This responsible, progressive, conscious approach to development does not only apply internally, however.
Equally, Barclays Tanzania is positioned as an active force for good, viewing citizenship as a fundamental part of its overall strategy.
“We’re all about bringing possibilities to life as we support initiatives that help upskill, empower people and play a part in changing, developing and solving communities’ challenges,” Mohamed explains.
These efforts fall under a series of distinct citizenship pillars, the first being enterprise development.
The CEO reveals: “We have empowered 810 youth living with and affected by HIV/AIDS by upskilling and training them on entrepreneurship skills. Further, more than 600 young people have benefitted from entrepreneurial skills projects via our incubation and acceleration initiatives.”
The company’s education efforts are similarly extensive, having sponsored 25 students for their undergraduate studies at the University of Dar es Salaam and Tanzania Institute of Accountancy.
“400 graduates have also been trained on work skills under our placement programmes, and we’ve helped to empower more than 5,000 young people through our ReadytoWork programme,” Mohamed adds.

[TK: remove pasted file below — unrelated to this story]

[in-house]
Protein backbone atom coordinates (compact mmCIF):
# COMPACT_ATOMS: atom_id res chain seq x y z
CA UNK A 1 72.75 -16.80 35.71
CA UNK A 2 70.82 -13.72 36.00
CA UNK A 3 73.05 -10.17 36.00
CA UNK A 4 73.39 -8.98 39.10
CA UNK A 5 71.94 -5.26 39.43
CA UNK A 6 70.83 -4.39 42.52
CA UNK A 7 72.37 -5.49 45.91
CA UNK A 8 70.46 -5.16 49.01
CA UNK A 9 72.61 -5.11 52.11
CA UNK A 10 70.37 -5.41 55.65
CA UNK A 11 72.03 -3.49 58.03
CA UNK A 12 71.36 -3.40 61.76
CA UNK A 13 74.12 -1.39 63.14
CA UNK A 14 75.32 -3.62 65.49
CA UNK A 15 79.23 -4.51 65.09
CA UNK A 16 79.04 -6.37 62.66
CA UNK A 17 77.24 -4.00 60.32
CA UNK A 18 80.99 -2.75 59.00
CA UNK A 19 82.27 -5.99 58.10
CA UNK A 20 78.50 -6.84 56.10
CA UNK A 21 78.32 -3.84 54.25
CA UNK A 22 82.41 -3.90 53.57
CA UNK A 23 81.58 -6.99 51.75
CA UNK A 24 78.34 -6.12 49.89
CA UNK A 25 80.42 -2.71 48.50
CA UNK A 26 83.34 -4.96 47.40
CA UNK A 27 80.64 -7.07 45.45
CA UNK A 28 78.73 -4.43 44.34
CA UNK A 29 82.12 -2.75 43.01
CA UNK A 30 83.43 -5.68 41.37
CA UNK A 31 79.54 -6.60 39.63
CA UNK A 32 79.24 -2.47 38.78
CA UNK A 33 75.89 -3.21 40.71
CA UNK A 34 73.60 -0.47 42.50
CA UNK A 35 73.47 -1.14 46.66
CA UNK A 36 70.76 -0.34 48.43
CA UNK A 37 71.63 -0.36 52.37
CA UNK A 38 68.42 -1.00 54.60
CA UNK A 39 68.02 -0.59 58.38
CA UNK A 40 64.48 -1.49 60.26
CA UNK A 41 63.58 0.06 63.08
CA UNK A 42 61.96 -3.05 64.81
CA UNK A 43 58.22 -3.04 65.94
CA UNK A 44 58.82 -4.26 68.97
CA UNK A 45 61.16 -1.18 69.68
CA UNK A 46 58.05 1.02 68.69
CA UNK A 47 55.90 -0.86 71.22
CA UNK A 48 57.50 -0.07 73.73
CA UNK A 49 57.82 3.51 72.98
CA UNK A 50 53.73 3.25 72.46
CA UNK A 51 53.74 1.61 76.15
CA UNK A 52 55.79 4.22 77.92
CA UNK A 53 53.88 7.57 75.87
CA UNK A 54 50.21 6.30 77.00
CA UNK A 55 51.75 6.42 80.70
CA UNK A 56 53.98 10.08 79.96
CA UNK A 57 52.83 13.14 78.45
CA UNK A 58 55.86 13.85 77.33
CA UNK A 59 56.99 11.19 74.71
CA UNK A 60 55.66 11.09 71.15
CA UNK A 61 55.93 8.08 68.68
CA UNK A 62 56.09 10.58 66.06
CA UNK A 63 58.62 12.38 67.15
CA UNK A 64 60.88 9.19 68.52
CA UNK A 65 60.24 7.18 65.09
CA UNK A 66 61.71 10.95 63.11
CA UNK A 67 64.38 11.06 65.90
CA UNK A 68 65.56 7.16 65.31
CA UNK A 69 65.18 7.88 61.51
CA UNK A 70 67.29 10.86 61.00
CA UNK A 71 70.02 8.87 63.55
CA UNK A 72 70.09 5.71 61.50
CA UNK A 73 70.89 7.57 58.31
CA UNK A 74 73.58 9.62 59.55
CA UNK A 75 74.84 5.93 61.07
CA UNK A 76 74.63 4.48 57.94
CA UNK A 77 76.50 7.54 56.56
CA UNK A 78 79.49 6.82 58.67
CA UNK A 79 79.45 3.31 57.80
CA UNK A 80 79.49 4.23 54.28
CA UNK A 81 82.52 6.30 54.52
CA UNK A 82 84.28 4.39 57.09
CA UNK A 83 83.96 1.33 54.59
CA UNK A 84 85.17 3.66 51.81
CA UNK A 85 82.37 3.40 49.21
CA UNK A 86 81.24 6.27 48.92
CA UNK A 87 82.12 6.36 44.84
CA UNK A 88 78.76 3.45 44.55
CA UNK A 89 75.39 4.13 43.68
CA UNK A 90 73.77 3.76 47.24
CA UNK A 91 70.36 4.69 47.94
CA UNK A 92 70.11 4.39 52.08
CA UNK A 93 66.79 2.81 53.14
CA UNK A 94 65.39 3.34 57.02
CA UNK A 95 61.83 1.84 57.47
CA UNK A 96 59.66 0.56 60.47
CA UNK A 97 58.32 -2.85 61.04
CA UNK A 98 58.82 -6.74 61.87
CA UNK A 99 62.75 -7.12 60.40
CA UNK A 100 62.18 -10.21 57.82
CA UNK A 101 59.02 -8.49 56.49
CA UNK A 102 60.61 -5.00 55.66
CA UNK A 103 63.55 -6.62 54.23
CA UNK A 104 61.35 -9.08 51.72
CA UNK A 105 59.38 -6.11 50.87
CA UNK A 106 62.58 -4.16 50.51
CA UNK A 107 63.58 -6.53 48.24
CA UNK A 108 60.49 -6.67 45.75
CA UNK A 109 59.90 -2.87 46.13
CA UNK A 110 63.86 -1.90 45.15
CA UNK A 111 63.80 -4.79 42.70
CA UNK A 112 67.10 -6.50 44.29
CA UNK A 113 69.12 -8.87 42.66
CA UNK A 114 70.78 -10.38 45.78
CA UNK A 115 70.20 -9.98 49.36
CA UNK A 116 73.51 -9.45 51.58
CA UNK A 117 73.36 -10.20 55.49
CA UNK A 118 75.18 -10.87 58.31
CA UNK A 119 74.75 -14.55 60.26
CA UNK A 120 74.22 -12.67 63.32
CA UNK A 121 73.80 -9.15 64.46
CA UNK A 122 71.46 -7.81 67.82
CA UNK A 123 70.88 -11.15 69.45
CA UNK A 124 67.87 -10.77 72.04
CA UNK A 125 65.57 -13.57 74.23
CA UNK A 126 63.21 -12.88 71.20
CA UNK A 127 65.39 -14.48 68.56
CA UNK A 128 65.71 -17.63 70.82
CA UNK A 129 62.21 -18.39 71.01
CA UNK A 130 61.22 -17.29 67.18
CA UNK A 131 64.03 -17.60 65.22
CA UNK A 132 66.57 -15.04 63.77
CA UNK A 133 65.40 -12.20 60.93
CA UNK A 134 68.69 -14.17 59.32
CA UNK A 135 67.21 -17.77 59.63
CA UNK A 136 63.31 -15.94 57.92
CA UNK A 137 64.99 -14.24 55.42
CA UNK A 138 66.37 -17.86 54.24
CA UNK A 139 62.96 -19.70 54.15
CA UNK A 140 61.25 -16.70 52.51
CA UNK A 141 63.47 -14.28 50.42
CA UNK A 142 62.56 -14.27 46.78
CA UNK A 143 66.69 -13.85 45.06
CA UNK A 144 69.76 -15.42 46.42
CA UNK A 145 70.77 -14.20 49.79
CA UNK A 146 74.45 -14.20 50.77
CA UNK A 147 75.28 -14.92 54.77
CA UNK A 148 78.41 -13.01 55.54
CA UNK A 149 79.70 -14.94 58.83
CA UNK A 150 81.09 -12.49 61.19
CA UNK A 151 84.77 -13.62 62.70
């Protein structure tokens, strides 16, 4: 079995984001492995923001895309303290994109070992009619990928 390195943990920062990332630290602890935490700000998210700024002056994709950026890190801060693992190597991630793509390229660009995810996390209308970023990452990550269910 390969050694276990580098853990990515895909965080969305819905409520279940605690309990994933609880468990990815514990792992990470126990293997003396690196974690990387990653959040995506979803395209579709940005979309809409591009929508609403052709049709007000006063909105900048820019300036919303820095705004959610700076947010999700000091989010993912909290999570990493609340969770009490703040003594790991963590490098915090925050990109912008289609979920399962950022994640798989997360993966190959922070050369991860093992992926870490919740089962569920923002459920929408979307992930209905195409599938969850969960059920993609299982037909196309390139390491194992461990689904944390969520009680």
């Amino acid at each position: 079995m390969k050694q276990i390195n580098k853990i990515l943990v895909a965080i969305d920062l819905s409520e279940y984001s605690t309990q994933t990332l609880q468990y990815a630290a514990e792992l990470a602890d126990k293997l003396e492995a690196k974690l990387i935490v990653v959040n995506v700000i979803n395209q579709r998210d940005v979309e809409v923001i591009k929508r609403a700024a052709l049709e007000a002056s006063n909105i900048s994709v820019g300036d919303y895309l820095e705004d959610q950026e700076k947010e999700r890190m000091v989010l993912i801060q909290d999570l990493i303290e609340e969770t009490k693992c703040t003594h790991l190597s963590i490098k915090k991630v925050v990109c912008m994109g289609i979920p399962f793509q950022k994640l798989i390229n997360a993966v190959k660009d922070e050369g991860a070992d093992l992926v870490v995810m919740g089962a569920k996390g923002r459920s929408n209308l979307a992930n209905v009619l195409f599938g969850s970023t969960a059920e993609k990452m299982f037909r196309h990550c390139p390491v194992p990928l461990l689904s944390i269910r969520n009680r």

In total, Barclays Tanzania has invested more than a billion Tanzanian shillings ($440,000) in social upliftment efforts over the past four years, be it on donations, education skills, natural disasters, enterprise development and/or financial skills.
Additionally, 95 percent of its staff have taken time to share their skills and support communities, particularly hospitals, orphans and other disadvantage children.
“We take these commitments very seriously, ensuring that we make a difference in people’s lives,” the Chief Executive reiterates.
Corporate social responsibility aside, the company’s investments extend into a variety of other areas as it seeks to bolster not only surrounding communities but equally its own offerings.